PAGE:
Well, it's been a little while since I posted on the blog – I've been down with the flu, and that's sapped my energy rather. I'd figured that if it was a choice between working on Triple-Cross or blogging, everyone would be a bit happier if I pushed on with the book...so that's what I've been doing. I just put the finishing touches to Chapter 11 this morning, and I'm almost half-way through right now. Target date for release is the final week in June, but more on that to follow.
When I started seriously thinking about writing, I went through a phase – as I'm sure every aspiring author has – of picking up books on writing. I must have picked up a couple of dozen at one point, and to be honest, I found a lot of them rather less than useful. Many of them were excellent at describing their personal technique, but frankly...I am of the opinion that generally, every writer needs to find their own style, their own technique, and that it is this that takes up the majority of the 'million words of crap'. (Sixteen years for me...not counting the two or three million words I did while employed, but that's another story...)
However, that doesn't mean all of the books were useless, far from it; there are a few that have leapt out as being excellent, and I thought I'd flag them here – now these, I should highlight, are focused rather tightly on the field in which I'm working – science-fiction and fantasy action/adventure. Those working in other genres will likely find them less useful, but there will certainly be equivalent books to look at. What all of these have in common is that they discuss rather than direct – instead of telling you what to do, they discuss the problems of writing and world-building, focusing on providing ideas rather than instructions.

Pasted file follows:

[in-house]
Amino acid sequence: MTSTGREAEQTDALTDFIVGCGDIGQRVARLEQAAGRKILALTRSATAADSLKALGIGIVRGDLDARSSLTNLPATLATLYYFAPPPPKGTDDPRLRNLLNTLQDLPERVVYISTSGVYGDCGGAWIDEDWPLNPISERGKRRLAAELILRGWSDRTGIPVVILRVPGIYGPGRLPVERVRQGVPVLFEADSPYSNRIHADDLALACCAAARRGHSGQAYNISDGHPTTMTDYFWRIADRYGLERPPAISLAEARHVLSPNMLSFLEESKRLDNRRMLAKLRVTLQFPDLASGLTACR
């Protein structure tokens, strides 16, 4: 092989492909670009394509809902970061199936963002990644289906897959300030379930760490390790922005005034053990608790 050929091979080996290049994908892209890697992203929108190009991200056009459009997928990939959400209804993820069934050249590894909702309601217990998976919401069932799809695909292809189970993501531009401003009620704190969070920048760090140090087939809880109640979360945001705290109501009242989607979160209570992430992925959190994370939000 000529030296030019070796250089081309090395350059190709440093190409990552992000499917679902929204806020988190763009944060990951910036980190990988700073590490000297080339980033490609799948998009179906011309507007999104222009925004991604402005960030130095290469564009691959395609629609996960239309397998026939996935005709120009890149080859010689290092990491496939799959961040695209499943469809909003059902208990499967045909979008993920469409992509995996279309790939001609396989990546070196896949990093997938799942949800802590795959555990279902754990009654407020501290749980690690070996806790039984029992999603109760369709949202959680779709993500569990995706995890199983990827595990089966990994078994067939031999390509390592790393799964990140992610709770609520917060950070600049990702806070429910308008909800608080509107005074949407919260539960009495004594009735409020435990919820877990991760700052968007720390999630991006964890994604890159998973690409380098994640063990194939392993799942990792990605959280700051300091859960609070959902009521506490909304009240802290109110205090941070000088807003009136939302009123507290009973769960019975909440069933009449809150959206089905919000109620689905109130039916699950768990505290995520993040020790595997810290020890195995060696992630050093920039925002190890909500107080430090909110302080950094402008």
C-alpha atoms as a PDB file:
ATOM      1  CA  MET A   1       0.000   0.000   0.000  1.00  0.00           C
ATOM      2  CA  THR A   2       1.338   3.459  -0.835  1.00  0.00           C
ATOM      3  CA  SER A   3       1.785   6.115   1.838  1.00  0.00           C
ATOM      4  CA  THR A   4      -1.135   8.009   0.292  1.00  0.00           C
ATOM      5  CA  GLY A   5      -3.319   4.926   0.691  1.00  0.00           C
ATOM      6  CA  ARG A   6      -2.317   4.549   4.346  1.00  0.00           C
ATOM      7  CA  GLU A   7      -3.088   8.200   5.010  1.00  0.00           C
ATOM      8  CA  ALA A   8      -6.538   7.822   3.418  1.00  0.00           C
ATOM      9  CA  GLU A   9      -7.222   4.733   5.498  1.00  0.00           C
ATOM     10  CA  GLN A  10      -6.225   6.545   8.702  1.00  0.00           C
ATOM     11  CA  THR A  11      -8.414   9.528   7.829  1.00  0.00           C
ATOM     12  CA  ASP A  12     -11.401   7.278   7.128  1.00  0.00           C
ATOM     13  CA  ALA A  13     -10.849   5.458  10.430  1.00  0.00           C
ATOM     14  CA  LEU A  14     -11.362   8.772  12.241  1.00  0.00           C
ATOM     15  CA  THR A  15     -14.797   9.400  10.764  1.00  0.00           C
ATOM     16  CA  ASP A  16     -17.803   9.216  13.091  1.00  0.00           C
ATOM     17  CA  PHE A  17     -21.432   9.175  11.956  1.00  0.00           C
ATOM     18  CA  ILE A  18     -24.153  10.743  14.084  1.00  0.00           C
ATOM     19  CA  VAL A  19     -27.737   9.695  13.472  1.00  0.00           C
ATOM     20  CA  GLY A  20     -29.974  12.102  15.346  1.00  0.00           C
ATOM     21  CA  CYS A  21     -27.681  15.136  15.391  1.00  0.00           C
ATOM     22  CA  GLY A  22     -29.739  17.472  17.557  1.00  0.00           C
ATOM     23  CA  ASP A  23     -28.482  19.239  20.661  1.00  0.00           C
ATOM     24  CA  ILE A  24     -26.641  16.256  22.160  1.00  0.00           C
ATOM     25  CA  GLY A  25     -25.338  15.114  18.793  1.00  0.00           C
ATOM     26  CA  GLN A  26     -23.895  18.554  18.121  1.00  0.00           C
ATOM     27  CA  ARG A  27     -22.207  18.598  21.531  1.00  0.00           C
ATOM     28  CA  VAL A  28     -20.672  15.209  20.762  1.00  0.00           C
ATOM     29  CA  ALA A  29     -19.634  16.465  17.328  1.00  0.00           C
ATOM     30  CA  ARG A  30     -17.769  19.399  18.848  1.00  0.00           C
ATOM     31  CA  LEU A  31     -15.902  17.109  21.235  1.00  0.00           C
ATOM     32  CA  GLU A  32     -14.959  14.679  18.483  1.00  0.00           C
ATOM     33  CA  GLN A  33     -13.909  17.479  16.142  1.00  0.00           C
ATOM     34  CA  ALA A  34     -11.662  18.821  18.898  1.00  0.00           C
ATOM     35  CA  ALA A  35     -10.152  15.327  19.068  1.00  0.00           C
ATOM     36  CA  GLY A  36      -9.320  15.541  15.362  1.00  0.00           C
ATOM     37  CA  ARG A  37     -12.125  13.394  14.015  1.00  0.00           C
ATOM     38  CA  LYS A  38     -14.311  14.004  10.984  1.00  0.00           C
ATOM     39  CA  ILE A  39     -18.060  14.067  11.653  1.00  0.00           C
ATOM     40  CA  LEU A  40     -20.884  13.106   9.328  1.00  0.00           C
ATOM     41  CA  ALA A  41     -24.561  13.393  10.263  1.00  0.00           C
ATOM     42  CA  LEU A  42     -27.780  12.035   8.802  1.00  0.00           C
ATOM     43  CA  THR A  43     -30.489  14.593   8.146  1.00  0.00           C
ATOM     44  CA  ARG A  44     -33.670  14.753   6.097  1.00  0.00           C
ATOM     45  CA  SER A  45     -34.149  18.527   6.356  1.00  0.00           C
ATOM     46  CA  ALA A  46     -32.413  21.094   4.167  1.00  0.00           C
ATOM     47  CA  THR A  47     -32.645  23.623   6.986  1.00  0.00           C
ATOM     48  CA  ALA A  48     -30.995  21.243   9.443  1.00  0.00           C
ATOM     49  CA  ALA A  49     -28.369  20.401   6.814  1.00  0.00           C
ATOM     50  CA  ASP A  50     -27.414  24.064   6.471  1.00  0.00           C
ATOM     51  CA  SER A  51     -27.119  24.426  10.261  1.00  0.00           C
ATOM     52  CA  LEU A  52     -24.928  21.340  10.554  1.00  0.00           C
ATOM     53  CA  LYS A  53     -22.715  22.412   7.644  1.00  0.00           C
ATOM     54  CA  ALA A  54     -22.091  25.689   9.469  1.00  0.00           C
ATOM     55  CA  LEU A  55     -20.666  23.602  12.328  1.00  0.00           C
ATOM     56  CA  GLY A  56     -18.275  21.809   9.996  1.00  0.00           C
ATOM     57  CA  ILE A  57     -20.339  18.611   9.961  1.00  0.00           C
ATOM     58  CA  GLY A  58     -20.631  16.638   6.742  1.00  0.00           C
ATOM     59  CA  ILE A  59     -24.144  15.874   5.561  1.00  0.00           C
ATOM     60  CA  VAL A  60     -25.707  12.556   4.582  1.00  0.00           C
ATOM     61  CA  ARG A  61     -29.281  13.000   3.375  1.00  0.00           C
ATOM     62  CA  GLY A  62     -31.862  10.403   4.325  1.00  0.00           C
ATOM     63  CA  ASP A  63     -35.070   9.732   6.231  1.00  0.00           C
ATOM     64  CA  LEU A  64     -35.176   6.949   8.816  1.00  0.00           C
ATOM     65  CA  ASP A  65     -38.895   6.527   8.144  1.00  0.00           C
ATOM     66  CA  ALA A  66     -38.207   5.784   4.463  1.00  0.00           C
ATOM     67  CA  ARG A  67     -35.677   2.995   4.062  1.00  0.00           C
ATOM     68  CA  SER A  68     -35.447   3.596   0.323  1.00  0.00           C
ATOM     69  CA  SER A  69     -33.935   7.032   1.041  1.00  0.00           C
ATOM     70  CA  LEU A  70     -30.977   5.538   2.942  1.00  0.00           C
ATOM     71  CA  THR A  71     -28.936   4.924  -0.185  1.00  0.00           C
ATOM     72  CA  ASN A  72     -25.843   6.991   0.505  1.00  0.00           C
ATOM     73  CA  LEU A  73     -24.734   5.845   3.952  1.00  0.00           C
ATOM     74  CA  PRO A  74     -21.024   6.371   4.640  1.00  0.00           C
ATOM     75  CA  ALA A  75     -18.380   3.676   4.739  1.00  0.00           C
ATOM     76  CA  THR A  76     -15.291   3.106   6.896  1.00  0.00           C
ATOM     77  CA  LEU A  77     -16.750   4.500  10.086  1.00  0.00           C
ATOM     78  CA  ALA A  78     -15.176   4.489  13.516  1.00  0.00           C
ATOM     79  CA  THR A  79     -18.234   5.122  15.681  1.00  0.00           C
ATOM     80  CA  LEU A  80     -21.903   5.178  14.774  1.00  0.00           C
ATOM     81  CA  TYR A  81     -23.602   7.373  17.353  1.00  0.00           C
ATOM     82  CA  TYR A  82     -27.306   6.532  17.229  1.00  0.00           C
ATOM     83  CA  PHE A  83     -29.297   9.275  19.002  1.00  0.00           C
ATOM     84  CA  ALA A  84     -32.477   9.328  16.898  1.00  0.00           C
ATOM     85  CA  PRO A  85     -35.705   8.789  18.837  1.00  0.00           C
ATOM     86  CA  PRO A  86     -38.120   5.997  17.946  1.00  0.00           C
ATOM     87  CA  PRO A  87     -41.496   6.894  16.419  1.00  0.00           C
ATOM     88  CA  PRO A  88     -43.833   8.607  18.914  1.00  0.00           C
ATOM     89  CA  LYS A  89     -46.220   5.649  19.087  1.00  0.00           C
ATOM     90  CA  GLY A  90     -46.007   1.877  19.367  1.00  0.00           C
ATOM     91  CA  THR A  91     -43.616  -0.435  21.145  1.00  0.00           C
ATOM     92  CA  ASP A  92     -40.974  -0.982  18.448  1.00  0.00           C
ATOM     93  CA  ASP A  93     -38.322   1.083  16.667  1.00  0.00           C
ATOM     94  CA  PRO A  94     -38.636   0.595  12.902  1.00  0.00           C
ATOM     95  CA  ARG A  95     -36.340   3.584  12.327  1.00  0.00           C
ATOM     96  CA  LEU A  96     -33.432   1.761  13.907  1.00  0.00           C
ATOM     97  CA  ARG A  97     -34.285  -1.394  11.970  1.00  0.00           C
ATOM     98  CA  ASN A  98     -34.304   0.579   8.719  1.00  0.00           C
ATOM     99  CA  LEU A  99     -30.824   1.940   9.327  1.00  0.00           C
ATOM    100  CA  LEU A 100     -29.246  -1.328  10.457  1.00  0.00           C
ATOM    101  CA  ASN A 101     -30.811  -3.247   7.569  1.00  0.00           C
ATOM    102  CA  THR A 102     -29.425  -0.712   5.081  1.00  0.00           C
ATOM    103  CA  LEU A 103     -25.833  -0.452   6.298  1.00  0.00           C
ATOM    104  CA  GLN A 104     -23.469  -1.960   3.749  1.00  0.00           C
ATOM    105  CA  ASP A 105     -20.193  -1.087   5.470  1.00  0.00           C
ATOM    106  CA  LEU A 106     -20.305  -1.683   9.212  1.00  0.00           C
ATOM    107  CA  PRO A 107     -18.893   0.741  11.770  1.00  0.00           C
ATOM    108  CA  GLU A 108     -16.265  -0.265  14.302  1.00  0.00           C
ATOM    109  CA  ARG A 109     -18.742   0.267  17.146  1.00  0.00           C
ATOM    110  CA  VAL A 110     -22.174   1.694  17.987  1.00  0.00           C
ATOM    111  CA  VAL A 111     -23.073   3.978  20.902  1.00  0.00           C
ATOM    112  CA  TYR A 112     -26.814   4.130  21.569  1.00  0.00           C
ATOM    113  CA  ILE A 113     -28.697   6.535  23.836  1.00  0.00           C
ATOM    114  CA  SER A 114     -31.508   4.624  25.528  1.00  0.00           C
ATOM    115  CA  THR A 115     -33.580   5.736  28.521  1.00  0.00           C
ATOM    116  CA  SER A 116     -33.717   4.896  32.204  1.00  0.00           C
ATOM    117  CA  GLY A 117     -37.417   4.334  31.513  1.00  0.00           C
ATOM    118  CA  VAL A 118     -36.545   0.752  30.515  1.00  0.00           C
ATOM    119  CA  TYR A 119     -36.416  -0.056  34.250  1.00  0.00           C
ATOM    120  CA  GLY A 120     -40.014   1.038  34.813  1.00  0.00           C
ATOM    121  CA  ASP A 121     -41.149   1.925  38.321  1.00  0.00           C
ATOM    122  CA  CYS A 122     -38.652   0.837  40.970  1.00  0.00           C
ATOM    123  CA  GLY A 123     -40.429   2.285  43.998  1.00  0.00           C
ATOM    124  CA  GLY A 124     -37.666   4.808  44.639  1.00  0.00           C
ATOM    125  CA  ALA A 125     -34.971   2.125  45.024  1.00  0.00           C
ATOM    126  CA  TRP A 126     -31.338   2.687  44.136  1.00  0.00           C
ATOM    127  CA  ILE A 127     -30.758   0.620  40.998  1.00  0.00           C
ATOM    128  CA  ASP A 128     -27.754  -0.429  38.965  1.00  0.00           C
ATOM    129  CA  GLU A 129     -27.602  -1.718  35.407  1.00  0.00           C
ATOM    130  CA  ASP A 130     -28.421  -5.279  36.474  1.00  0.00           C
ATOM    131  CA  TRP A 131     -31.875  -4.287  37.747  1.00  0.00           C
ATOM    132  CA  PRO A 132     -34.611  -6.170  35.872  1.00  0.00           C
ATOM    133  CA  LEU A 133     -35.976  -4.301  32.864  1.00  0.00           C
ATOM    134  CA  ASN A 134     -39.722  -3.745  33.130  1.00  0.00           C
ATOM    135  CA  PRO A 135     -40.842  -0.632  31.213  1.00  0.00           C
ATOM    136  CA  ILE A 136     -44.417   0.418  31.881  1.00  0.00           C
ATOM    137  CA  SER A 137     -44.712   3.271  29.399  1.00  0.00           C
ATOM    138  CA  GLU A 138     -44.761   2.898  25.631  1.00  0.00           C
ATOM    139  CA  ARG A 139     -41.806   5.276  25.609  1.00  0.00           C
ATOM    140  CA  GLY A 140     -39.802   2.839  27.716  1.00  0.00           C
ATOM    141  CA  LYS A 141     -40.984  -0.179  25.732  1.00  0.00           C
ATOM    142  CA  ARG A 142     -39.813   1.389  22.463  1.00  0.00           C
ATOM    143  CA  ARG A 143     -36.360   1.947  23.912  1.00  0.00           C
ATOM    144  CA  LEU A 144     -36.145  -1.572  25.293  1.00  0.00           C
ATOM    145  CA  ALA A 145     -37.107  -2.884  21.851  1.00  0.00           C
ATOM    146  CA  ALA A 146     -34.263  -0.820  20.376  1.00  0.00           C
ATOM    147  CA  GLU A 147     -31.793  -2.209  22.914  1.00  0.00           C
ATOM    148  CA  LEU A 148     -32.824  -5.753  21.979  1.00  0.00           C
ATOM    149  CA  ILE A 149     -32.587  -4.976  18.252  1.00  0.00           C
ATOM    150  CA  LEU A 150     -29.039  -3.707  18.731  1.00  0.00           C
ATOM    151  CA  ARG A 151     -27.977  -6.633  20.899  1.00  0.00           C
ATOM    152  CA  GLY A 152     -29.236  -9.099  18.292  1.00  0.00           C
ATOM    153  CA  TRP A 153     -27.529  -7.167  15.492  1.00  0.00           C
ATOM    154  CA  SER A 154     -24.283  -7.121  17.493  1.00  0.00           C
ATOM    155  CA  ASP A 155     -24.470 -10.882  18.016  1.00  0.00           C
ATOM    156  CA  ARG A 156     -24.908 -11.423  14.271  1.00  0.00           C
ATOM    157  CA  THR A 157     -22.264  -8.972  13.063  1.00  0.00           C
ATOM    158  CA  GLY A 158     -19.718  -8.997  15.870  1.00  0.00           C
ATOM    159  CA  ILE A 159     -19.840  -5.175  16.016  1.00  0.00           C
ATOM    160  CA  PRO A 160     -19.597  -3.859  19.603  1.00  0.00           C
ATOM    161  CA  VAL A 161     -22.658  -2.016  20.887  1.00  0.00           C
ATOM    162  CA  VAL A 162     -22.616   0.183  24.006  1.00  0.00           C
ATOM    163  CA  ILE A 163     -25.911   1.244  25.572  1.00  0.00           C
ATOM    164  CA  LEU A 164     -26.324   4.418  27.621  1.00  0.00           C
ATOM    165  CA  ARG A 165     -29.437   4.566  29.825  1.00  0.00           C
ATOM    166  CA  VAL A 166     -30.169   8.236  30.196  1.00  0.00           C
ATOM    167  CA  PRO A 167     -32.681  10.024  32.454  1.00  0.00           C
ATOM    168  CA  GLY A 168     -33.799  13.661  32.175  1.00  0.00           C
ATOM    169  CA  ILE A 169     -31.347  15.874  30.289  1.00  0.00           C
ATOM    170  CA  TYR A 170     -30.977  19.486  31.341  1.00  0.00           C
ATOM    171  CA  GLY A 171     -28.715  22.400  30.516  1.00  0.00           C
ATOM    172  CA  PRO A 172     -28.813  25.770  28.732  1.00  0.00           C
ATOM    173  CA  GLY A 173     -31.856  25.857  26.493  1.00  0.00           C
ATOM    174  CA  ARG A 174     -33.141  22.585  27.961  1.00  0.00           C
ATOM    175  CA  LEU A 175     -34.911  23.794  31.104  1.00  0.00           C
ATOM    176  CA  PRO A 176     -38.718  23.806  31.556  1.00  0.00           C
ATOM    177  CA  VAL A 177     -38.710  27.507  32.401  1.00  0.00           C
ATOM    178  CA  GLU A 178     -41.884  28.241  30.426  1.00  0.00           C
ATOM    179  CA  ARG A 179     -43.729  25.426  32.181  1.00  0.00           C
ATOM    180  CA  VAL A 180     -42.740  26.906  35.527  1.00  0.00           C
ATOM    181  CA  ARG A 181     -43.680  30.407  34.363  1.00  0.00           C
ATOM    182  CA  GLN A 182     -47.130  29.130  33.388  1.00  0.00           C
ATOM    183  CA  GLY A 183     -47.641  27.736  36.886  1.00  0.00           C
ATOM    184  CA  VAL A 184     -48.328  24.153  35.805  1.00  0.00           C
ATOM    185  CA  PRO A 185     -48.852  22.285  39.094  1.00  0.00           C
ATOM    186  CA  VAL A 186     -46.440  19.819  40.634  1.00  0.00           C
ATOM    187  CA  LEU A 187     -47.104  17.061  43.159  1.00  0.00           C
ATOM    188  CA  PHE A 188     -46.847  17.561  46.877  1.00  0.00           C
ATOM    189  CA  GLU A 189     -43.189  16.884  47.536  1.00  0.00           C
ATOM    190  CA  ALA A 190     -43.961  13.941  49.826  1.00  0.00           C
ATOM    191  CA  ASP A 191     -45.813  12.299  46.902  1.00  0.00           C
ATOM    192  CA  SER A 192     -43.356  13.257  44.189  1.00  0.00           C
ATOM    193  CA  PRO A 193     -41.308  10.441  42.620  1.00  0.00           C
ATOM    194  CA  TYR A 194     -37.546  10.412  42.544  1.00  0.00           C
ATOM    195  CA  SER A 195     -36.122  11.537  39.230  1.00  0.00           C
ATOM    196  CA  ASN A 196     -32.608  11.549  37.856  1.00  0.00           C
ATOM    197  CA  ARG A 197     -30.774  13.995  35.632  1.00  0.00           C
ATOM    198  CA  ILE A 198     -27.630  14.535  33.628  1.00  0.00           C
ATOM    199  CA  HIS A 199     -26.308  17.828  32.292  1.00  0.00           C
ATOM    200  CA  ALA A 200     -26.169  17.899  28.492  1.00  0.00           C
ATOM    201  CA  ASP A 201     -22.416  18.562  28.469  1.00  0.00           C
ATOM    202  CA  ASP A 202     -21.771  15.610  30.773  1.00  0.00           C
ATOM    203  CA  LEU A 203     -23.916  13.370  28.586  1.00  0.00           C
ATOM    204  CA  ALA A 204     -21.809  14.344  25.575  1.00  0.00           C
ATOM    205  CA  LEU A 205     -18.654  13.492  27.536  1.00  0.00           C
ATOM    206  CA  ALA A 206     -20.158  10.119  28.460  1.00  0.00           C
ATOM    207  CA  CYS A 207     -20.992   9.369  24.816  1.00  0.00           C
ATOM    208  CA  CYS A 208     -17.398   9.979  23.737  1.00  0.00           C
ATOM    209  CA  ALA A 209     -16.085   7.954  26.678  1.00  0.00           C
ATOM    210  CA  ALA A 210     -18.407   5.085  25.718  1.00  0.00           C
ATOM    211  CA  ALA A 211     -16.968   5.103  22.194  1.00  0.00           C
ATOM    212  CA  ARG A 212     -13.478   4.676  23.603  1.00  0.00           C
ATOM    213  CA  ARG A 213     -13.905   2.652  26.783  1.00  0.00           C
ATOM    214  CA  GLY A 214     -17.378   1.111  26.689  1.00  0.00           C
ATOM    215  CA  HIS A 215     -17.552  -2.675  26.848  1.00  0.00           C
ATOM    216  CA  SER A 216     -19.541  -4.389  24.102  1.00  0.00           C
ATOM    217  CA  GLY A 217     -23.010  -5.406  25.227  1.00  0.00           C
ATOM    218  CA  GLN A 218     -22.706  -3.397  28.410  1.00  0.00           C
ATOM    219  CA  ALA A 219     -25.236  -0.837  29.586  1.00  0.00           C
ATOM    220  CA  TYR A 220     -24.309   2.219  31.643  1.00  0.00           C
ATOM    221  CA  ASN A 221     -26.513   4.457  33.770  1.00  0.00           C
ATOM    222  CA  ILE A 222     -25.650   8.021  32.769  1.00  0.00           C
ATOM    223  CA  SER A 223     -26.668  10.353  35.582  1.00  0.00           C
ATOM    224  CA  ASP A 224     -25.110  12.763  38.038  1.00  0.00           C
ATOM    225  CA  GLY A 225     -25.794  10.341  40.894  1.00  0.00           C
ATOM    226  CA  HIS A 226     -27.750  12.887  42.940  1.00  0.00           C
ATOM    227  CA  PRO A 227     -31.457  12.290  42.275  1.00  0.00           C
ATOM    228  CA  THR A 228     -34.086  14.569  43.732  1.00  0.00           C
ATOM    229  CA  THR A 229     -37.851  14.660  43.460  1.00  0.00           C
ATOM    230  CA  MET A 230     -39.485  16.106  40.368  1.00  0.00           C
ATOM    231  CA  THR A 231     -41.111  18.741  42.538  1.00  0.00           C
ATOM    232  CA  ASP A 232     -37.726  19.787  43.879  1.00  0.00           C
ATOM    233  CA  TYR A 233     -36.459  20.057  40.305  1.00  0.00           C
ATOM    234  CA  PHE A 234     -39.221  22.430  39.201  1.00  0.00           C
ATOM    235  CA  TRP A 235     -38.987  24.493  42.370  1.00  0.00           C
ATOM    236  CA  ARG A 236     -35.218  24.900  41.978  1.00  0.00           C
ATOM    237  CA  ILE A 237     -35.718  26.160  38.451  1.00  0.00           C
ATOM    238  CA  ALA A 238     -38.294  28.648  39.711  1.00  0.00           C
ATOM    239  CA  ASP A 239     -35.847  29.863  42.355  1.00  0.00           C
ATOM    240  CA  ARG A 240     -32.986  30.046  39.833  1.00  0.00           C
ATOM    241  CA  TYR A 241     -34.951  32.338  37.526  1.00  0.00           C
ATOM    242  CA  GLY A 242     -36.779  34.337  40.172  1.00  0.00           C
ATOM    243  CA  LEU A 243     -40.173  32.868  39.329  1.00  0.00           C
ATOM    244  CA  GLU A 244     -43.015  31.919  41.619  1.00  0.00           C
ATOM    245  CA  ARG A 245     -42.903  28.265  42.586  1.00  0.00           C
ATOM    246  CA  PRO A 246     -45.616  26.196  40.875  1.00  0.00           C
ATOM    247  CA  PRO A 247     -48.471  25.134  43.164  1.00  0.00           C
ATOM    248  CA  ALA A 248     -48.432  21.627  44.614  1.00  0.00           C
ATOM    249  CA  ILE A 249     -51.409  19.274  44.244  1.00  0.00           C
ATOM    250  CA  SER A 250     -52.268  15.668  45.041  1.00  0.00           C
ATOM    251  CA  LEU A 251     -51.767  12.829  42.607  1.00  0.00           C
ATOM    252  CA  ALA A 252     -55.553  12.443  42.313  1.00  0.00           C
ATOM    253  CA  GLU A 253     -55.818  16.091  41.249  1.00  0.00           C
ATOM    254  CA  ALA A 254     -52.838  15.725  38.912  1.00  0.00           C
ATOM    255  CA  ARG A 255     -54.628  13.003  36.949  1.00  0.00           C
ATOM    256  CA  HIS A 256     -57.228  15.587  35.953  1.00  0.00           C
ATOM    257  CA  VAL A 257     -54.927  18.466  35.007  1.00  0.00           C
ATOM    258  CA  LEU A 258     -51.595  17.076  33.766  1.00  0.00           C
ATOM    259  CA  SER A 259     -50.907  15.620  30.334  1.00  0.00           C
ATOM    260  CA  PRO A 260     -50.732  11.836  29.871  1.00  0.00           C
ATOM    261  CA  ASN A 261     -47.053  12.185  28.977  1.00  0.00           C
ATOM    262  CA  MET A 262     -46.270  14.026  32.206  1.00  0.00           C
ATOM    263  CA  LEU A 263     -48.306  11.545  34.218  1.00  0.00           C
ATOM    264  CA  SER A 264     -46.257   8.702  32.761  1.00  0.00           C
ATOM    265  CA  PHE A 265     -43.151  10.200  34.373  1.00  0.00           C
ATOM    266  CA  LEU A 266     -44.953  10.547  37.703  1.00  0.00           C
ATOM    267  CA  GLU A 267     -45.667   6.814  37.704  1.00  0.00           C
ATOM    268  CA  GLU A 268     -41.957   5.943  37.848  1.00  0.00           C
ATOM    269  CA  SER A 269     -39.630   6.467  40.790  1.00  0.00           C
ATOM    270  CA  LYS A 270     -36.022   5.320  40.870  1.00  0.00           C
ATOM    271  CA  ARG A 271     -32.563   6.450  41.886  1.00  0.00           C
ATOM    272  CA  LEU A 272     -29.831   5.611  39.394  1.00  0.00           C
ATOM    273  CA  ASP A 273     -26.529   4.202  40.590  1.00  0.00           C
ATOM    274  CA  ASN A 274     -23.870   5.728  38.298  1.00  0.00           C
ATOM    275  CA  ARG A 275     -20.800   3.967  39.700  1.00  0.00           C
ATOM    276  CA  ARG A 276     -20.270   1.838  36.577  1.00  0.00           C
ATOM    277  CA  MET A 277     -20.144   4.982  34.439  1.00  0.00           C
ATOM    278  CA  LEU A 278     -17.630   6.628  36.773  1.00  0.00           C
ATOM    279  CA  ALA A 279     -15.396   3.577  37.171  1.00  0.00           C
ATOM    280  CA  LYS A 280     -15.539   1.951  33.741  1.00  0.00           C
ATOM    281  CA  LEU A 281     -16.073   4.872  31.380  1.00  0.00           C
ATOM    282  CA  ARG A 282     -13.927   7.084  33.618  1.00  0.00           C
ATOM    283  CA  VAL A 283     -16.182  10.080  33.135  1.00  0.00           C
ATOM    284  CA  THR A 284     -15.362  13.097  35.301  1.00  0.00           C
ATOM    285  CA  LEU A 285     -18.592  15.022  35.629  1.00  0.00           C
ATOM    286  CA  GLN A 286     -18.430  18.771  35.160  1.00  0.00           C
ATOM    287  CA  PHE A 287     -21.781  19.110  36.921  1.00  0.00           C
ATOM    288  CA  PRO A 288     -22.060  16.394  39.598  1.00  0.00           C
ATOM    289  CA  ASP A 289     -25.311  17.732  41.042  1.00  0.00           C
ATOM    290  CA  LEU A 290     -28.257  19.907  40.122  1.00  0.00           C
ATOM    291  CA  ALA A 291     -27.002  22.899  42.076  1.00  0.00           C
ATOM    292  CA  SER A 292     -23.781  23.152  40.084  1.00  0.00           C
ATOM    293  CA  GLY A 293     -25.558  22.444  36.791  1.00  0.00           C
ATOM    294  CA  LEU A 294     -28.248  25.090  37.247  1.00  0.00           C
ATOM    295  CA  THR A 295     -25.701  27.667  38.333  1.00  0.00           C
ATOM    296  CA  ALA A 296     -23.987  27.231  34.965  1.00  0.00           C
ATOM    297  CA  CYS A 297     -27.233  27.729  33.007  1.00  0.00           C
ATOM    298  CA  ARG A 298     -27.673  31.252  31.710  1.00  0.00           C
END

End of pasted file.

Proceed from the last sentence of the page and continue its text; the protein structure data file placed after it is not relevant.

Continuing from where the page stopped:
I'll start with an obvious one. If you are writing fantasy, then 'Writing Fantasy Heroes' belongs on your shelf. It's a collection of essays focused on, well, writing about fantasy heroes – working in the epic fantasy, historical, or sword and sorcery genre, and covers a wide range of issues. It's the sort of book that you can just pick up and flick through to find something interesting; I must have gone over my copy four or five times.
A recent acquisition is the 'Kobold Guide to Worldbuilding', which is not dissimilar to the first book in form – a collection of essays on the construction of fantasy settings. Whilst technically this book is directed at role-playing games, there is so much commonality that it is, I feel, of equal use to a writer working on creating a new setting. I have also got the recently published 'Kobold Guide to Magic', but it is so recently published that I haven't read it yet!
'How to Write Action Adventure Novels' is a rather old book, but 90% of it is still extremely useful. Written by one of the writers of the serial action/adventure novels that swarmed in the 1970s and 1980s, it goes into the nitty-gritty of plotting, outlining and the nature of the form, largely through the use of examples drawn from the genre. I've found this one useful, and I think it would be of use for anyone working in this field – I wish I'd read this book ten years ago, I'll put it that way.
'What Kings Ate and Wizards Drank' is another one of those books that provides the grit to a fantasy setting, that little touch of realism that grounds a setting. I found this an excellent read for the addition of detail, and it's going to be something I consult a lot the next time I write fantasy, I can assure you! Definitely one for the shelves.
Only a few months ago, not even that, I finally got my hands on a copy of Lin Carter's Imaginary Worlds. This really needs reprinting, because after I finished reading it...darn it, it made me want to sit down and write. His 'Look Behind the Lord of the Rings' is good as well – not for the coverage of the trilogy as much of the discussion of what preceded it. These are long out of print, of course, but definitely recommended.